Senate Confirms Historic Oil Tax Vote
Bill to cut oil taxes now heads to the House
ANCHOARGE - The oil tax cut was approved again Thursday, with no votes to spare for a second time.
The Senate passed the oil tax cut bill—an issue that members on both sides of the aisle agree could determine the entire future of Alaska—on reconsideration with a vote of 11 to 9.
The bill, which would cut oil taxes by billions of dollars, came to a vote Wednesday night. Senator Donny Olson, D-Golovin, gave a chilling recollection from 2006 of the Veco scandal and the so-called “Corrupt Bastards Club.”
"The only caution that I have is the last time I got involved with oil taxes I had a full-on FBI investigation that cost me tens of thousands of dollars to go ahead and unfetter myself with and the threat of going to jail. So I urge caution tonight as you push one of those buttons."
No allegations of corruption have been made in the current oil tax debate, but dissenting Democratic senators continued with their harsh assessment when the bill came up for reconsideration Thursday.
“This bill pushes about $2,000 a minute across to the oil industry every minute of the day for the next six years," said Sen. Bill Wielechowski, D-Anchorage. “Every Alaskan will be giving up $7,491 to the oil industry if we pass this bill, Mr. President."
Republicans objected to that kind of rhetoric.
"Folks, we're not moving money anywhere,” Sen. Anna Fairclough, R-Eagle River, said Wednesday night, during a Senate majority press availability after the first vote. “We haven't realized those gains. We don't even know if we'll get them. They’re based on a projection on what the price per barrel of oil is."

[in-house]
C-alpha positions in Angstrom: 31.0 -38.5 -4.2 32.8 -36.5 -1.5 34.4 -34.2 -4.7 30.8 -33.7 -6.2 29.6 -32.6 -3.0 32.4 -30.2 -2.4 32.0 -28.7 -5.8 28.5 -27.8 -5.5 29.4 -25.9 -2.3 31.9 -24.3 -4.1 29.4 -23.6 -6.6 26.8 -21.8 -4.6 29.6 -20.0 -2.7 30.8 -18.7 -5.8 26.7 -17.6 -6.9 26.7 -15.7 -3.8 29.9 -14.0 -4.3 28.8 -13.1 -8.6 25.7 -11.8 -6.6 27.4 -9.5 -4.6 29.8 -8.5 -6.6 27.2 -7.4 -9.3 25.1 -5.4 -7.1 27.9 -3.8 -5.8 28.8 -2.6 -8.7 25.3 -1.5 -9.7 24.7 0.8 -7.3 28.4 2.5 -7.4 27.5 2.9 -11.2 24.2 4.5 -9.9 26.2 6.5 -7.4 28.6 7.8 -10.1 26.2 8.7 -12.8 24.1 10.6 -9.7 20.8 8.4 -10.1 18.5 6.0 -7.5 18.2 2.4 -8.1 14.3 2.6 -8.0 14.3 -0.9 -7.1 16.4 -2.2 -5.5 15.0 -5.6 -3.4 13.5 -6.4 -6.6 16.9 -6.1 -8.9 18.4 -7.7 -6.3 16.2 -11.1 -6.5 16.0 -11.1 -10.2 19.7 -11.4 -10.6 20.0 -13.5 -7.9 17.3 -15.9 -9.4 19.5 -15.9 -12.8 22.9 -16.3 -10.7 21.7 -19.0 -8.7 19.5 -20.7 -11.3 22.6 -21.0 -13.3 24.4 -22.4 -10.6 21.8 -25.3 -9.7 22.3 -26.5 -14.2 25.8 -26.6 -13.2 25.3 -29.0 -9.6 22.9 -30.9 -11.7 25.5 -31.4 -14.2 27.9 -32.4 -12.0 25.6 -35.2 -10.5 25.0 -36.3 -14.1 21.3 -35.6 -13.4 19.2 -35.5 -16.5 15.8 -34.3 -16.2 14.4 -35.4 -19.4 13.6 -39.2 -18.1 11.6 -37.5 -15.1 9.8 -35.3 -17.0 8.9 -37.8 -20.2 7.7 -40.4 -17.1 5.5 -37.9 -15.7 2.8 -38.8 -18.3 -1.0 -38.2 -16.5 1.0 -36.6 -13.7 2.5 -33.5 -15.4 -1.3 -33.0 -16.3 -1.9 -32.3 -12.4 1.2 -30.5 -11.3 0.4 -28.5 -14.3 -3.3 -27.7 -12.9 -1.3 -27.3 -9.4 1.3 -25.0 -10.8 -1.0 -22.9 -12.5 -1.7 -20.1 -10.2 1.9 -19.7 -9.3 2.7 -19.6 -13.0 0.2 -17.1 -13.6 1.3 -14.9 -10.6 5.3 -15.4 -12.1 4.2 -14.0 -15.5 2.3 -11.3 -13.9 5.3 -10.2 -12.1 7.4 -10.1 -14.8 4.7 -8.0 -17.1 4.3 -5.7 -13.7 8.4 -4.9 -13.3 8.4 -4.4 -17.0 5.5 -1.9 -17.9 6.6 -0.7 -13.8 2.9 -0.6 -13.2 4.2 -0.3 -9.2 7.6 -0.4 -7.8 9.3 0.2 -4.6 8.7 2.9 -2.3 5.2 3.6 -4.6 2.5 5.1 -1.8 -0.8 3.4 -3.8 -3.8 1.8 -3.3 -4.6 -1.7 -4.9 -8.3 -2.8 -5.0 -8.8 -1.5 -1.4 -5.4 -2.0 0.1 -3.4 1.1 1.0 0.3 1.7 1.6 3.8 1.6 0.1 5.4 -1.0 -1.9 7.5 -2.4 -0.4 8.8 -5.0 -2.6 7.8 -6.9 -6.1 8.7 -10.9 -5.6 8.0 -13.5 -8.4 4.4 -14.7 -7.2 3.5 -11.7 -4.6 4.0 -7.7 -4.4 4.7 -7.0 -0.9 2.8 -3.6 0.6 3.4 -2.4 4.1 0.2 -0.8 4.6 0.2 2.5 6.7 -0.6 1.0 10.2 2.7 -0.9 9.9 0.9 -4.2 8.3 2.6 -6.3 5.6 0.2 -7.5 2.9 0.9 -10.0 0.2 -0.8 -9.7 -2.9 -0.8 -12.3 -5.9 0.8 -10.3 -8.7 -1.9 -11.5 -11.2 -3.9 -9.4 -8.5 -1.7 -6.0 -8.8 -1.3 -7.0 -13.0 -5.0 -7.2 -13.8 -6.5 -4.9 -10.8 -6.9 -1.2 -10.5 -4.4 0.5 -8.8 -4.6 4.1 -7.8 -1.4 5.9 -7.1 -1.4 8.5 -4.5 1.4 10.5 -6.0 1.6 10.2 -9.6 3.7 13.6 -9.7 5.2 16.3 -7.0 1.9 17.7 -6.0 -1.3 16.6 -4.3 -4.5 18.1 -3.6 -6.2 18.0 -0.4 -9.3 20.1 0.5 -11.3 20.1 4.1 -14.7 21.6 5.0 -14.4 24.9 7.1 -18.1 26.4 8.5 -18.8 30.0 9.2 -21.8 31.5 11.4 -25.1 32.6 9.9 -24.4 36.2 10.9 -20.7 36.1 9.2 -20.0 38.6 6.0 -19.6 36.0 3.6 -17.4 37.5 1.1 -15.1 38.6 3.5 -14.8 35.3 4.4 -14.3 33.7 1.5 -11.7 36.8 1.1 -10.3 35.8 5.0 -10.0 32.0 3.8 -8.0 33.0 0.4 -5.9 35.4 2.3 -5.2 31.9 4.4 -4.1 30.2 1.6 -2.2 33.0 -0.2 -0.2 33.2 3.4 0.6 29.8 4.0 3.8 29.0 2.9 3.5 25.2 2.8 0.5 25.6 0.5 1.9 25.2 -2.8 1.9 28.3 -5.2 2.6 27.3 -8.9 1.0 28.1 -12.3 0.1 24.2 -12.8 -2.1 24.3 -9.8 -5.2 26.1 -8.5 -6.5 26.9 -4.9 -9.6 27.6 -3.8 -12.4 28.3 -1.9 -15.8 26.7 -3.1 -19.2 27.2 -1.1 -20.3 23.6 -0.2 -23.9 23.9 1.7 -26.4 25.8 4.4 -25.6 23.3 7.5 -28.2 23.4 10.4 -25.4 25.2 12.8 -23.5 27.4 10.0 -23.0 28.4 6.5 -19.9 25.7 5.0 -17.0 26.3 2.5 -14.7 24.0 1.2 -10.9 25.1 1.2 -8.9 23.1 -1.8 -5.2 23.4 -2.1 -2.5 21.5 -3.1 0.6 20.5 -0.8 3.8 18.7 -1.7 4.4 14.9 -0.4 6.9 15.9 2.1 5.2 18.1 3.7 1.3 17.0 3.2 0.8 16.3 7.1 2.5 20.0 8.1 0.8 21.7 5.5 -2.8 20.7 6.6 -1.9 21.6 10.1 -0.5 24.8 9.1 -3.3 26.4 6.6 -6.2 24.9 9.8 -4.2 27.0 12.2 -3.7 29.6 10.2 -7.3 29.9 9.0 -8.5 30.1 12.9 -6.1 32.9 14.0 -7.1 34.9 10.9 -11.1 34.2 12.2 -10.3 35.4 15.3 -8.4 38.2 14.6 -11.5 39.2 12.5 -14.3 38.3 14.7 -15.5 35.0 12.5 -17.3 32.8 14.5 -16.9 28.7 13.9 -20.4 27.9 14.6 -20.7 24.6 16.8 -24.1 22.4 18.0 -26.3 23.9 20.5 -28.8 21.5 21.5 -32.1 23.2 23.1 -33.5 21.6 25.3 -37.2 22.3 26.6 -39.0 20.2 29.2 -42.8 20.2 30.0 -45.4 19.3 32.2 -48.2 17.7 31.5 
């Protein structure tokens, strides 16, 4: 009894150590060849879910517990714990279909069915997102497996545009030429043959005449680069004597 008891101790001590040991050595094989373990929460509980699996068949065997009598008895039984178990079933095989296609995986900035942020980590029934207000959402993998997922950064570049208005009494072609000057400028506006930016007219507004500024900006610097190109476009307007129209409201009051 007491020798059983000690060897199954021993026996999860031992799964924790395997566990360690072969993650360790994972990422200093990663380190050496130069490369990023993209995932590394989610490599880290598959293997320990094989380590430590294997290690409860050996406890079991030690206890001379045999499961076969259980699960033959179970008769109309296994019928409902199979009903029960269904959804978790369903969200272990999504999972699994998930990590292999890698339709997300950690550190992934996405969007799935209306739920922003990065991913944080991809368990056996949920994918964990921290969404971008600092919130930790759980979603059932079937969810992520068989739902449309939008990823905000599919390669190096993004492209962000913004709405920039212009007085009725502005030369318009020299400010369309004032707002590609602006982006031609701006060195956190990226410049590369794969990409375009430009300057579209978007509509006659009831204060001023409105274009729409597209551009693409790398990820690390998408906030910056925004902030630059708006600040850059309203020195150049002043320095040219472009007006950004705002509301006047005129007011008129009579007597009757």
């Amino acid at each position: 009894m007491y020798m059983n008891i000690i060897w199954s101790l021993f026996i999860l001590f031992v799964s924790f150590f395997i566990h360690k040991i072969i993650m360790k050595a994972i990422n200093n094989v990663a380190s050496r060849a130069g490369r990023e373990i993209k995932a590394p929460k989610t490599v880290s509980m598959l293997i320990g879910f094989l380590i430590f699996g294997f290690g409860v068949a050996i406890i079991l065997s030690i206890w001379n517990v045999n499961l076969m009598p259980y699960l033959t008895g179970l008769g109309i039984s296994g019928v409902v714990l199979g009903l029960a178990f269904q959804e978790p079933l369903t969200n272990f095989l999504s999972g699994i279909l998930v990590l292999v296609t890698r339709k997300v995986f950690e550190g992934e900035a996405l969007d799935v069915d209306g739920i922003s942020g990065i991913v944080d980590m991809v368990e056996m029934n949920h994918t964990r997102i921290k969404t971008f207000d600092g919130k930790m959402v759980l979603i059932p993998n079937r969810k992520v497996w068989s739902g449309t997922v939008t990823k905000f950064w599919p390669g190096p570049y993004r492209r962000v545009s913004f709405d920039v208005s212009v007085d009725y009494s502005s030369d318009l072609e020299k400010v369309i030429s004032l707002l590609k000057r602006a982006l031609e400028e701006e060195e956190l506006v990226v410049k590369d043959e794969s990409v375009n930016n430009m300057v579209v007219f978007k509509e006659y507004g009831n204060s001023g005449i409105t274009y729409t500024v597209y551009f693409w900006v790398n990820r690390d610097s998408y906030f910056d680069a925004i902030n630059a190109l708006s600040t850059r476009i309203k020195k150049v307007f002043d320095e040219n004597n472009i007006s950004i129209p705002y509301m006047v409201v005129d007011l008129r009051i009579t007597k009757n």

Thursday, Governor Sean Parnell emphasized to the Juneau Chamber of Commerce that the whole point of cutting oil taxes is to increase production. "The bill clearly focuses on new production. The gross revenue exclusion in there, which says if you find new oil you will get to exclude a portion of that value from this tax rate, that's effectively what it is, and it's only for new oil."
The governor expects changes when the bill reaches the House of Representatives. "But use those knobs and levers that are there,” he advised. “Don’t try to make it more complicated by putting in new levers, new knobs, new dials."
Even though the Republican-led House has passed a big oil tax cut before, Senate Democrats are still holding out hope that it's not over. "We believe that the Alaskan public will speak out and maybe there's a chance to influence the House of Representatives,” said Sen. Johnny Ellis, D-Anchorage.
The bill increases the base tax rate from 25 percent of oil company profits to 35 percent, but completely eliminates the progressive element that jacks the state's take up at high per-barrel prices. Now the question is whether that would successfully attract the necessary industry investment that would arrest the decline in production.
Kara Moriarty, the executive director of the Alaska Oil and Gas Association, said progressivity has been the big barrier to investment. Moriarty said the base rate increase and the loss of some credits are still a concern to the industry.